My Government, My Election System, and My Kitchen

 

Charles C.W. Cooke, writing in today’s National Review about the Biden Administration’s plan to ban gas stoves, quoted the apparatchik in charge of the relevant agency as making the following, remarkably stupid, statement:

Justifying the administration’s proposed move, CPSC commissioner Richard Trumka Jr. explained that “products that can’t be made safe can be banned.” What, I wonder, would be excluded from that definition?

Very good question, Charles.  A few years ago one of my elderly patients was parking her car at a grocery store and bonked into something.  She said she was barely moving, but her airbag deployed, breaking her arm.  So airbags are dangerous, right?  Well, yes they are, but they can also save your life.  But since they “can’t be made safe” we should ban them, right, Comrade Trumka Jr?

Richard Trumka Jr. was appointed Commissioner of the U.S. Consumer Product Safety Commission by President Biden.  You might think that Mr. Trumka Jr. might be uncomfortable with tyrannical power structures, controlling people through the threat of force.  You would be mistaken.  His father, Richard Trumka Sr., was the president of The United Mine Workers, and later he was president of the AFL-CIO.  So it runs in the family, I guess.

Which means that a Democrat president owed a favor to a union thug who helped him get elected, so now I have to change how I cook supper.

Our government is simply out of control.

Just imagine what our founders would think of this.  Heck, imagine what FDR would think of this.  This is bonkers.

Our government is so insane that it’s hard to envision what it was before, or how we got here.

This is absolutely bonkers.

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  1. Dr. Bastiat Member
    Dr. Bastiat
    @drbastiat

    One more detail:

    Biden apparently really owed Mr. Trumka Sr. a favor.  Not only did he give his son a plush job.  Mr. Biden also awarded him – president of the AFL-CIO – the Presidential Medal of Freedom.

    Absolute power corrupts absolutely.

    • #1
  2. DrewInWisconsin, Oik Member
    DrewInWisconsin, Oik
    @DrewInWisconsin

    Dr. Bastiat: Richard Trumka Jr. was appointed Commissioner of the U.S. Consumer Product Safety Commission by President Biden.  You might think that Mr. Trumka Jr. might be uncomfortable with tyrannical power structures, controlling people through the threat of force.  You would me mistaken.  His father, Richard Trumka Sr., was the president of The United Mine Workers, and later he was president of the AFL-CIO.  So it runs in the family, I guess.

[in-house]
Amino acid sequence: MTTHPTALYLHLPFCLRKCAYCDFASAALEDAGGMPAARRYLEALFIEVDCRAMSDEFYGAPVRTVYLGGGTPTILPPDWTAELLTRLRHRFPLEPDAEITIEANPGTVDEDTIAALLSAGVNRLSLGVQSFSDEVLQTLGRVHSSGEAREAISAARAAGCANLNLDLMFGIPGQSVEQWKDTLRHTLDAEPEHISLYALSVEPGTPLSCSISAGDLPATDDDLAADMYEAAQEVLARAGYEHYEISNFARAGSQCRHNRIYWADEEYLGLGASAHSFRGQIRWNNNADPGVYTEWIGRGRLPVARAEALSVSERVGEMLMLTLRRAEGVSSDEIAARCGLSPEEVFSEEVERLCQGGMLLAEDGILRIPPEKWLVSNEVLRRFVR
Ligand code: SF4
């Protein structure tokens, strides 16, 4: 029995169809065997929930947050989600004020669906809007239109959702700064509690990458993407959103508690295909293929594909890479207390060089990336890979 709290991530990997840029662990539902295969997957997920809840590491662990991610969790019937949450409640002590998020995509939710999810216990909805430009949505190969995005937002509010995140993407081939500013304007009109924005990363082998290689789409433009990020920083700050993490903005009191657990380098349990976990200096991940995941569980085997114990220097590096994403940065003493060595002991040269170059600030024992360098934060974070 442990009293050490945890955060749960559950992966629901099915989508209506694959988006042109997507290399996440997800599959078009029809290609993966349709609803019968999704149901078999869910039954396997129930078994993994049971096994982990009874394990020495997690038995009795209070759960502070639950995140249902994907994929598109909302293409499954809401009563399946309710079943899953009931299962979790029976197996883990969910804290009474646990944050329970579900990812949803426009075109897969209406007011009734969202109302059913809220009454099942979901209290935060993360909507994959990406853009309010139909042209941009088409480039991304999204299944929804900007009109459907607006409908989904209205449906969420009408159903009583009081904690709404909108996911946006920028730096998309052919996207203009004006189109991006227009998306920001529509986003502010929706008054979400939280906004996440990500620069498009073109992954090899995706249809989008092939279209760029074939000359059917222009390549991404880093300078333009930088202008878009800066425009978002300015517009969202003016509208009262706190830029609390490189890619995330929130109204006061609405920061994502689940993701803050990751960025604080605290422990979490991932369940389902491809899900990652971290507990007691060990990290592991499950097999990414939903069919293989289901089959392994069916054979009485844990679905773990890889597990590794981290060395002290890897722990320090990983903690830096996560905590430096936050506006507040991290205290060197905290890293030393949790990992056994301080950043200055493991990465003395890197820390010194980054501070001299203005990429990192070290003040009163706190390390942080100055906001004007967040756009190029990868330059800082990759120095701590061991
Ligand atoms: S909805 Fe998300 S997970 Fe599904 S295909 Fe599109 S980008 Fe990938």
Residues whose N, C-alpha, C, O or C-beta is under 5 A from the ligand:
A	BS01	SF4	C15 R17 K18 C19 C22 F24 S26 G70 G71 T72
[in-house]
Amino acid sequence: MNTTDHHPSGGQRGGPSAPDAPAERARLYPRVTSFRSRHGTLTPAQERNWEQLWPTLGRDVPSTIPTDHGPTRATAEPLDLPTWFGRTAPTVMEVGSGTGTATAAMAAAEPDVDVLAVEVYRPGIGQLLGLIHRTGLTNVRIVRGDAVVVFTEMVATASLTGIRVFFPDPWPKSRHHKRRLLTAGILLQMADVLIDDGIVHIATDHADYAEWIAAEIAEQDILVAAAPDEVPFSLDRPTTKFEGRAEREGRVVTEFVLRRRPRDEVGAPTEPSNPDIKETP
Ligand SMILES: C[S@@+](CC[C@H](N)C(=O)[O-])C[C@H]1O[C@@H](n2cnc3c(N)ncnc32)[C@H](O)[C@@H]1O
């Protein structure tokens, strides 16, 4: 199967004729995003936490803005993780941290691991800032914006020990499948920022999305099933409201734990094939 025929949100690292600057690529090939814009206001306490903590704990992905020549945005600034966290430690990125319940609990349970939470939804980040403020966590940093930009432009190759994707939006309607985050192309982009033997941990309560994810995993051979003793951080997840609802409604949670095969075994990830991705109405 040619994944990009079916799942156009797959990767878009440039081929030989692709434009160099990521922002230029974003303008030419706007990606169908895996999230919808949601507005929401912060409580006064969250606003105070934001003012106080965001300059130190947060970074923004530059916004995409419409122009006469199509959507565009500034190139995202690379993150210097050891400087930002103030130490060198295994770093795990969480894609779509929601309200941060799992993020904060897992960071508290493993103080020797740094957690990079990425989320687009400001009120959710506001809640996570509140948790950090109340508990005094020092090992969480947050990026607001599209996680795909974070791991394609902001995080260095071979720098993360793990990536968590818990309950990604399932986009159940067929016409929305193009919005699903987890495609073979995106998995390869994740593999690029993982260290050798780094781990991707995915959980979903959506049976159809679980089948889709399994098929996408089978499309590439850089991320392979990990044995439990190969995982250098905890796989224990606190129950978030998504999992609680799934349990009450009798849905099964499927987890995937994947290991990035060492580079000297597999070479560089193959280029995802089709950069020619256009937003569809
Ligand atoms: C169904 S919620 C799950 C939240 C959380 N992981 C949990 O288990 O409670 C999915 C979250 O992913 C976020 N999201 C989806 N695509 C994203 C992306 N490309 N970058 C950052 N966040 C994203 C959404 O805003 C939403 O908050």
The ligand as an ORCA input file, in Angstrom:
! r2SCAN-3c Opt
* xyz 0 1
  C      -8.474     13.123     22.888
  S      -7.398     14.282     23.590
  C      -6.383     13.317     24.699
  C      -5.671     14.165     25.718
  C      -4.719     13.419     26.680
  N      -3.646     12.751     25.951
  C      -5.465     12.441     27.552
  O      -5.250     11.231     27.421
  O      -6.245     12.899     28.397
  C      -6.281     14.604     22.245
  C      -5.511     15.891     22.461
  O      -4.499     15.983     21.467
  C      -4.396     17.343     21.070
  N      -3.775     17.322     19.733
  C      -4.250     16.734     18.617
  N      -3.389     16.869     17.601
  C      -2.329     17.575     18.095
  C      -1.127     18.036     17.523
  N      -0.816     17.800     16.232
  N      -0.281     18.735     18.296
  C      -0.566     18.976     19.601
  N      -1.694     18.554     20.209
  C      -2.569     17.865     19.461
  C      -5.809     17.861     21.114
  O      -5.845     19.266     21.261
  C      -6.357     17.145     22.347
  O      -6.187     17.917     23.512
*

I thought that name sounded familiar. Can we find a more obvious case of Washington’s nepotism?

    • #2
  3. DrewInWisconsin, Oik Member
    DrewInWisconsin, Oik
    @DrewInWisconsin

    Dr. Bastiat (View Comment):

    One more detail:

    Biden apparently really owed Mr. Trumpka Sr. a favor. Not only did he give his son a plush job. Mr. Biden also awarded him – president of the AFL-CIO – the Presidential Medal of Freedom.

    Absolute power corrupts absolutely.

    I understand some of the vote-fraudsters and cryin’ cops got medals, too.

     

    • #3
  4. Dotorimuk Coolidge
    Dotorimuk
    @Dotorimuk

    Trumka Sr. is a dead-ringer for Stalin.

    • #4
  5. Dr. Bastiat Member
    Dr. Bastiat
    @drbastiat

    Dotorimuk (View Comment):

    Trumka Sr. is a dead-ringer for Stalin.

    He looks like him, too… 

    • #5
  6. JosePluma, Local Man of Mystery Coolidge
    JosePluma, Local Man of Mystery
    @JosePluma

    Dr. Bastiat: A few years ago one of my elderly patients was parking her car at a grocery store and bonked into something.  She said she was barely moving, but her airbag deployed, breaking her arm.  So airbags are dangerous, right?  Well, yes they are, but they can also save your life.

    Cars.  Cars are dangerous.  That’s the point.

    Of course, Jack Williamson predicted this a long time ago.

    • #6
  7. Jerry Giordano (Arizona Patriot) Member
    Jerry Giordano (Arizona Patriot)
    @ArizonaPatriot

    I agree with your conclusion, Doc, that a ban on gas stoves is a bad idea, but I disagree with your reasoning.